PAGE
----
CU-RTC-Web: Microsoft’s view on web real time communications

Microsoft released an alternative proposal to the W3C WebRTC 1.0 Working Draft, designated Customizable, Ubiquitous Real Time Communication over the Web (CU-RTC-Web) demonstrated by a working prototype showcasing an interoperability scenario with a voice call between Google Chrome running on MacOSX and Internet Explorer 10 on Microsoft Windows OS.

Microsoft draft outlines a low-level API that allows developers more direct access to the underlying network and media delivery components, exposing objects representing network sockets and giving explicit application control over the media transport.

Technically, from a functionality and interoperability stand point, both approaches are equivalent, but while WebRTC leverages Session Description Protocol (SDP) for media negotiation, CU-RTC-Web redesigns the functionality around JavaScript, arguing that endpoints should not be required to support SDP processing thus providing simple, transparent objects.

Following the ongoing discussions around video codecs in WebRTC, with concerns being raised about patents on H.264 being too restrictive to be used as a core Web technology and Microsoft not yet committed to support VP8, this proposal leaves up to the developer to select the codec to be used, embedding flexibility on its core to support popular media formats and codecs while remaining open to future innovation.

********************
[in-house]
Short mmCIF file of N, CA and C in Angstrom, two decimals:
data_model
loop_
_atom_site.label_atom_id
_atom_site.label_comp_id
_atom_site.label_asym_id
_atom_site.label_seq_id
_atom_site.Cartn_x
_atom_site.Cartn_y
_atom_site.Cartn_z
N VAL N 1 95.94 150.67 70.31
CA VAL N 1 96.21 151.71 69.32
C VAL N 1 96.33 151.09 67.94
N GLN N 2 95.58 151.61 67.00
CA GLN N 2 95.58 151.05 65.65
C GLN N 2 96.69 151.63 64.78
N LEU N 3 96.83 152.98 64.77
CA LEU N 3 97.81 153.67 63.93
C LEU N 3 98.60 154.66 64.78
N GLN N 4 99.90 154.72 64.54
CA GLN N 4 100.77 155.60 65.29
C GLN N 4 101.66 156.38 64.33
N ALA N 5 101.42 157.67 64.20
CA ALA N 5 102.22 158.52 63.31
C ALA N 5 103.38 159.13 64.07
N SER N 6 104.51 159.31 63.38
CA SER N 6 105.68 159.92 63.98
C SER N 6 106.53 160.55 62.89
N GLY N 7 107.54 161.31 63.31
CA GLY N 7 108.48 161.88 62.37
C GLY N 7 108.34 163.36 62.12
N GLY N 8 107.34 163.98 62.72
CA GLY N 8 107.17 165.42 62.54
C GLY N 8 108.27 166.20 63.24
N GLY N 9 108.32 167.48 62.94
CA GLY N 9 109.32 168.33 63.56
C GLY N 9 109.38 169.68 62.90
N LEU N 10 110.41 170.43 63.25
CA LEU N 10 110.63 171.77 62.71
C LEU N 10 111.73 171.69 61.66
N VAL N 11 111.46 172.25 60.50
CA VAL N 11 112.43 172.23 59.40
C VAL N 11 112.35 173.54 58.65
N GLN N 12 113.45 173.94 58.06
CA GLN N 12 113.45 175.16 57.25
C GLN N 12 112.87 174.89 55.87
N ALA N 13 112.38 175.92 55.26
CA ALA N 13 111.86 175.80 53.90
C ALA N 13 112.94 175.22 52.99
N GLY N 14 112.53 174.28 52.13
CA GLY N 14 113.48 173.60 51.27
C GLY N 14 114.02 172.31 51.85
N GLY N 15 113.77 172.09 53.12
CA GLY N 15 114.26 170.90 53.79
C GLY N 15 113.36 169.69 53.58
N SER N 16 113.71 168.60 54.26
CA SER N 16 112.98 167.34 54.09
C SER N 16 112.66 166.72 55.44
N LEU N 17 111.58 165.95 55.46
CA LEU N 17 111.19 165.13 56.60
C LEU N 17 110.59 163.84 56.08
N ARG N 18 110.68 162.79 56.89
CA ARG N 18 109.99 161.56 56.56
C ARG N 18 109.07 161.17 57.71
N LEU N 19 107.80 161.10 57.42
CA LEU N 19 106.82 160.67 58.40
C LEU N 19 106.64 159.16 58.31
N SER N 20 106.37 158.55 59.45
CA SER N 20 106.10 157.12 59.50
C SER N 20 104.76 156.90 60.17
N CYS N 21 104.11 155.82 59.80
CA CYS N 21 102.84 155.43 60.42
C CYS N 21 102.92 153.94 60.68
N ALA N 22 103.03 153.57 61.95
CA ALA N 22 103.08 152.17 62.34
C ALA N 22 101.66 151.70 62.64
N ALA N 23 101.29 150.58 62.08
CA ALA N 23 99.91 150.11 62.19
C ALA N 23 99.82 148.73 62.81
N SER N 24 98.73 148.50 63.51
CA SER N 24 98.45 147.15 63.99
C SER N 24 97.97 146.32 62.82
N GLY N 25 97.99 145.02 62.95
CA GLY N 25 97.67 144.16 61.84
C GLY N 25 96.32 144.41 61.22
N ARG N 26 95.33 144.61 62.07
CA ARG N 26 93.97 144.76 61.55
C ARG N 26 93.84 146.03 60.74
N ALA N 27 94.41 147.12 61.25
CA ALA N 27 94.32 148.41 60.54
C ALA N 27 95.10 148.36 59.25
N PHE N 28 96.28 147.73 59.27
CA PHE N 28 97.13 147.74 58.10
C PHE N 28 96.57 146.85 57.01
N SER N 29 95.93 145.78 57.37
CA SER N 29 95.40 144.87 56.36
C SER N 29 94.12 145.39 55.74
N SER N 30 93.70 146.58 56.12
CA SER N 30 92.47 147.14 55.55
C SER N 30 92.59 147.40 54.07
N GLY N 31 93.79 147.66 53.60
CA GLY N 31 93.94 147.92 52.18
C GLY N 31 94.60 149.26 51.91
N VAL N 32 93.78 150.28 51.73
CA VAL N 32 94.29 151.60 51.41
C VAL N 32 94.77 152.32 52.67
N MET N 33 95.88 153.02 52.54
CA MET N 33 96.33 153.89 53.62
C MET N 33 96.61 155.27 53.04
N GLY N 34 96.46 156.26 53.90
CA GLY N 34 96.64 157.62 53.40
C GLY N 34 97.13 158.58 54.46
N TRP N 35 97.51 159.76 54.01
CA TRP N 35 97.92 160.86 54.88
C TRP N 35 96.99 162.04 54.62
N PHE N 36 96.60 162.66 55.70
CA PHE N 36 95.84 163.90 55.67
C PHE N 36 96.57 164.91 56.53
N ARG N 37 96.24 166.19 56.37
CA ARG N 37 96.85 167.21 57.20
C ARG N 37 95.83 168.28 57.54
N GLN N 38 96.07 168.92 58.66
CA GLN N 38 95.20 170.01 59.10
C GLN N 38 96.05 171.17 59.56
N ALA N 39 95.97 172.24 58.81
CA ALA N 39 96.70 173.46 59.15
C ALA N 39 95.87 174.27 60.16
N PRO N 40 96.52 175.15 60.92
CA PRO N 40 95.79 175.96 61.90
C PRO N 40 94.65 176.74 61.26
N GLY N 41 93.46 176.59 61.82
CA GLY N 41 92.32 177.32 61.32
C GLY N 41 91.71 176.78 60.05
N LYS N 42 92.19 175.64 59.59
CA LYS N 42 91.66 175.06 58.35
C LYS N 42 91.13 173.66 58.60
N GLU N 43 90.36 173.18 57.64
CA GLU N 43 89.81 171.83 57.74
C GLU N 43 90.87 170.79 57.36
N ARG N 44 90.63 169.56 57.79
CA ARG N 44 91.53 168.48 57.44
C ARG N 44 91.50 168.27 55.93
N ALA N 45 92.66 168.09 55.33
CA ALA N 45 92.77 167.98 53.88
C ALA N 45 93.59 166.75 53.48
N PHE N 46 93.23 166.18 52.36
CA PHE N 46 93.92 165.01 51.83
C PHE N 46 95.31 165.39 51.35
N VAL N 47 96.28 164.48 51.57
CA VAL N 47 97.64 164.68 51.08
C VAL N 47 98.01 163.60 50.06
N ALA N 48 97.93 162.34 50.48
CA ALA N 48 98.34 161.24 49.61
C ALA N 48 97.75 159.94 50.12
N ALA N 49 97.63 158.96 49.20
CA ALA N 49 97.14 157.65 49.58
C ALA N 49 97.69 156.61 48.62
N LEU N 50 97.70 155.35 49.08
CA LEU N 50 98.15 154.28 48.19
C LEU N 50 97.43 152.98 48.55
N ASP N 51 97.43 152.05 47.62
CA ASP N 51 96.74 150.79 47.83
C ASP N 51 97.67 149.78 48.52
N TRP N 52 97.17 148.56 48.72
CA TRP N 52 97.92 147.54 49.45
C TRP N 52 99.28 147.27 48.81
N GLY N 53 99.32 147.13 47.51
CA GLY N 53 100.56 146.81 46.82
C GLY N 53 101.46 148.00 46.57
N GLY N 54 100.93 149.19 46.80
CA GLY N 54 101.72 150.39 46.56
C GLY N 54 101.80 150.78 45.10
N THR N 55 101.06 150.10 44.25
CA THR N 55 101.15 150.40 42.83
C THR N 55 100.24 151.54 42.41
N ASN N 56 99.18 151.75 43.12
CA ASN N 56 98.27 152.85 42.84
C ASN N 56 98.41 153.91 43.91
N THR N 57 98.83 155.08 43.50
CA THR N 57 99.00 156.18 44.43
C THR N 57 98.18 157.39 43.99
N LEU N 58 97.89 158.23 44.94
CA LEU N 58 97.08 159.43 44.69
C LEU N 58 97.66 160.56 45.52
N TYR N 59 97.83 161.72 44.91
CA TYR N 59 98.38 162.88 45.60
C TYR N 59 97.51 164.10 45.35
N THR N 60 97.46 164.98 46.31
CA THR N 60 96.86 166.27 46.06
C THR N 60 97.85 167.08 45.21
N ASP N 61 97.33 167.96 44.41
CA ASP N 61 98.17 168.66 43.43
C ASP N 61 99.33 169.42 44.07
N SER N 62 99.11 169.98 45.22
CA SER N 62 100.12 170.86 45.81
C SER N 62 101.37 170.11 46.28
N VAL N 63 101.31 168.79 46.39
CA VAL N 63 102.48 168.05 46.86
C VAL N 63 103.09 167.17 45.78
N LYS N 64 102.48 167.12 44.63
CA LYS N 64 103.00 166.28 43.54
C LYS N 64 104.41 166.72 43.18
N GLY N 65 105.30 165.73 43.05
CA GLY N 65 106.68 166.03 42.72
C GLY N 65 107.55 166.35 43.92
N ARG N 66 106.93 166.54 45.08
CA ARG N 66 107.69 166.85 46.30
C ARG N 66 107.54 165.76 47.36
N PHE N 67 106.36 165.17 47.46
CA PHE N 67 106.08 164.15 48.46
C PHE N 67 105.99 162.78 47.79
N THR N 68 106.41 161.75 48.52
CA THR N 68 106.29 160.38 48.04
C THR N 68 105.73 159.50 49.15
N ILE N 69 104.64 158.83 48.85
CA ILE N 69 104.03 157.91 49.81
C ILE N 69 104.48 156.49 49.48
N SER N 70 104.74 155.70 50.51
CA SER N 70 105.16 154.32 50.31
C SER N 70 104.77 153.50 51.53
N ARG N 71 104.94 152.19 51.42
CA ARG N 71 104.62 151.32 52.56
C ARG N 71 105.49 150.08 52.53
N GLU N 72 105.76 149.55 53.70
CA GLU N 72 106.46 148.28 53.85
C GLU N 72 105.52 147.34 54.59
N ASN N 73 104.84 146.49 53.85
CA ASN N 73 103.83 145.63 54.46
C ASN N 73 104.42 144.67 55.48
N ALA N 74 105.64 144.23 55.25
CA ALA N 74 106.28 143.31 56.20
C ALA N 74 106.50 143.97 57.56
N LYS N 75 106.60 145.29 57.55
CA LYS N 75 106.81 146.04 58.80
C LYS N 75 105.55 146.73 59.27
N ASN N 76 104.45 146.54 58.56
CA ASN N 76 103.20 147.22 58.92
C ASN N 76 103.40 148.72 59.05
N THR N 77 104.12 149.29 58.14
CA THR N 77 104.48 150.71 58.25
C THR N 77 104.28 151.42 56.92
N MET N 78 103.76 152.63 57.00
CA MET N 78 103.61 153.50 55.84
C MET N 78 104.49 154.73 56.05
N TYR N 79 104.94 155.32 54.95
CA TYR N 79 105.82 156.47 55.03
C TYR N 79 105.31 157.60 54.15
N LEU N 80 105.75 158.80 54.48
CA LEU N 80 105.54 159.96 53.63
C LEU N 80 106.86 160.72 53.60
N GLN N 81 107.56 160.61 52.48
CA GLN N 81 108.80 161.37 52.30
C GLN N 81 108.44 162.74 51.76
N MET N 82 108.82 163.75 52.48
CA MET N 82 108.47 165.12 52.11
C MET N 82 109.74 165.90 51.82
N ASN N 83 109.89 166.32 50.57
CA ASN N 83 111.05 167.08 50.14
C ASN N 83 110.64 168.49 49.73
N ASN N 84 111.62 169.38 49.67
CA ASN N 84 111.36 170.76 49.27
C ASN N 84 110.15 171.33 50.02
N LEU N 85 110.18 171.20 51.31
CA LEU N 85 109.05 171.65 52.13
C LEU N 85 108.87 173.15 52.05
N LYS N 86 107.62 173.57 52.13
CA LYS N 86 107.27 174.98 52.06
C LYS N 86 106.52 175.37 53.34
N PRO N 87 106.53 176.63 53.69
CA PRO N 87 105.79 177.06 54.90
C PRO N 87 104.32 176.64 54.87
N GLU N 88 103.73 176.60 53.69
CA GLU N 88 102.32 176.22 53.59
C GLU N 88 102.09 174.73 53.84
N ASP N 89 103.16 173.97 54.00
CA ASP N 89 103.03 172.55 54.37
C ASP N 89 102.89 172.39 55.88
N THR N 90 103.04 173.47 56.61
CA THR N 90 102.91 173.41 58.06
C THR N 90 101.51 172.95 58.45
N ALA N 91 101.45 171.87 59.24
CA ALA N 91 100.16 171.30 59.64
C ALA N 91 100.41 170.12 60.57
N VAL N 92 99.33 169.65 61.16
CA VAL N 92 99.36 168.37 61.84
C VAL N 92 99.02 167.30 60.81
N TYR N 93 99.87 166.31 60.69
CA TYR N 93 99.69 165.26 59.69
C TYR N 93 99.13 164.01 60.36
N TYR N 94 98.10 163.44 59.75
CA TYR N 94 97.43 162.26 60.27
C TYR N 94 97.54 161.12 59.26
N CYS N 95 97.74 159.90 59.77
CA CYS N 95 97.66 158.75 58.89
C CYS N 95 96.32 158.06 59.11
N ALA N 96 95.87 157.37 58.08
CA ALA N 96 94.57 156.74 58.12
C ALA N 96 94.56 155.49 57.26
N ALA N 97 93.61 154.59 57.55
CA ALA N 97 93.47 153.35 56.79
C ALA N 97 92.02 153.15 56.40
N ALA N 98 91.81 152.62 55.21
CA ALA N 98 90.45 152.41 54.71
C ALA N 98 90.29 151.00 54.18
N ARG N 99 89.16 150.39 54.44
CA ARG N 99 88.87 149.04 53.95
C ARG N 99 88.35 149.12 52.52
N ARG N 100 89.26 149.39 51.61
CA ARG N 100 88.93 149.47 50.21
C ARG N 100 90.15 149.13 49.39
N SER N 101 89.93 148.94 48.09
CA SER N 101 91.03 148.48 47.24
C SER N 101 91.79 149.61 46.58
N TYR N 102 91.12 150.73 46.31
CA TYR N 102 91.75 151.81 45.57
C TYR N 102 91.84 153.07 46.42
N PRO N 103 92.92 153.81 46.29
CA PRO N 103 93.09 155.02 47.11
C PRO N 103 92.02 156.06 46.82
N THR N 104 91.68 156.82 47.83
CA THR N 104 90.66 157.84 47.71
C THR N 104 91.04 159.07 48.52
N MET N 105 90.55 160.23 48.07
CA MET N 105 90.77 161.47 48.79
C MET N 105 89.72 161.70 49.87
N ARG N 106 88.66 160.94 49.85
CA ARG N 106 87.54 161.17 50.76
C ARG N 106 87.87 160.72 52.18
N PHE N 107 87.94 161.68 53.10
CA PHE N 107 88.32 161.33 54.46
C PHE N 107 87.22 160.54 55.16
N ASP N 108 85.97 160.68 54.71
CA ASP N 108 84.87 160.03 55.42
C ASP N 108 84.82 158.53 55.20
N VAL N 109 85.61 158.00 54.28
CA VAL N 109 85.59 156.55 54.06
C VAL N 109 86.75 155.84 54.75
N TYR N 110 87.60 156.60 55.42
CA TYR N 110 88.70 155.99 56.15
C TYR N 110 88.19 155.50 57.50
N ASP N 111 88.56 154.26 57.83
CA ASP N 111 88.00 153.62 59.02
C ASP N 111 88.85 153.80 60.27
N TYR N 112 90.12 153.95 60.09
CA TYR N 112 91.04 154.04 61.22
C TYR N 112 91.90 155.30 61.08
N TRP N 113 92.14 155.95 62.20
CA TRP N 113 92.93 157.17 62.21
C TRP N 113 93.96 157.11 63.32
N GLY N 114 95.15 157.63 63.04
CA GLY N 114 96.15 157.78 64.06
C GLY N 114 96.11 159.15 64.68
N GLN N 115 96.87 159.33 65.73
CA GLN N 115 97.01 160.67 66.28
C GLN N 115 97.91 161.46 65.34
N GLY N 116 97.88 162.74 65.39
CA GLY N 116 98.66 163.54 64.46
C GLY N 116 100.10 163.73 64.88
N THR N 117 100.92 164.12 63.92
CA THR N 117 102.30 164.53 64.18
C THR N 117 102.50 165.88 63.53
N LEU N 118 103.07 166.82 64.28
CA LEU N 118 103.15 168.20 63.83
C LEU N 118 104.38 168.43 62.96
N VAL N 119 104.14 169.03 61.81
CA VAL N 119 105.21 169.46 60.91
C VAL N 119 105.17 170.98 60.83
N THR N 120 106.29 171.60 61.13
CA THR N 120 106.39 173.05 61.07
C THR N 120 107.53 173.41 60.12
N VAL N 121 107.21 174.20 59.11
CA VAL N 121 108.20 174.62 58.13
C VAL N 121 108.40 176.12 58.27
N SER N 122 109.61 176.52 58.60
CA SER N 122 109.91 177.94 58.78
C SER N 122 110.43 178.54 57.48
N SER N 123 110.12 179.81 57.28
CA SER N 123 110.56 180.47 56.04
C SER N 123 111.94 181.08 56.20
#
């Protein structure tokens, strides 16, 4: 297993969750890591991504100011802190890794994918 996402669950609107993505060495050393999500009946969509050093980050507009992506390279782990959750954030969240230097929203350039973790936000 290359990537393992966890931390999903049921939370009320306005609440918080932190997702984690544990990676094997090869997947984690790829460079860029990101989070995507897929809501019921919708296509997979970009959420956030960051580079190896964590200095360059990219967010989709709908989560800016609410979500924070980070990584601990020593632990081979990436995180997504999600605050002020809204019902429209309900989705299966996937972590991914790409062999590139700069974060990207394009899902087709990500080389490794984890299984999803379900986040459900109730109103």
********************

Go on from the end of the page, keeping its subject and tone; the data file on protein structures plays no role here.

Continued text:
Co-authored by Skype Senior Architect Martin Thomson, Lync Principal Architect Bernard Aboba and Microsoft Open Technologies Principal Program Manager Adalberto Foresti, Microsoft’s proposal shows a strong commitment to the technology which could drive Skype to open up its walled garden and enable interoperability with other third-party services.

Although Microsoft strategy is not fully clear, WebRTC and CU-RTC-Web will most likely be debated over the coming months (remember VHS vs. Betamax or Blue Ray vs. HD DVD standards war?). WebRTC takes a simple approach which Microsoft may genuinely believe is too restrictive. On the other hand, Microsoft may be playing a delaying game to protect Skype and their  €6 billion investment.

Most likely this war will delay time to market for a full interoperable solution. It took SIP three years to get from the initial draft submission to standardization in RFC2543 and the first commercial SIP phones and services took a couple more years. The first SIP-based 3GPP draft took five years after the protocol was introduced. WebRTC was introduced in May 2011, how much time will we take to see real WebRTC services?

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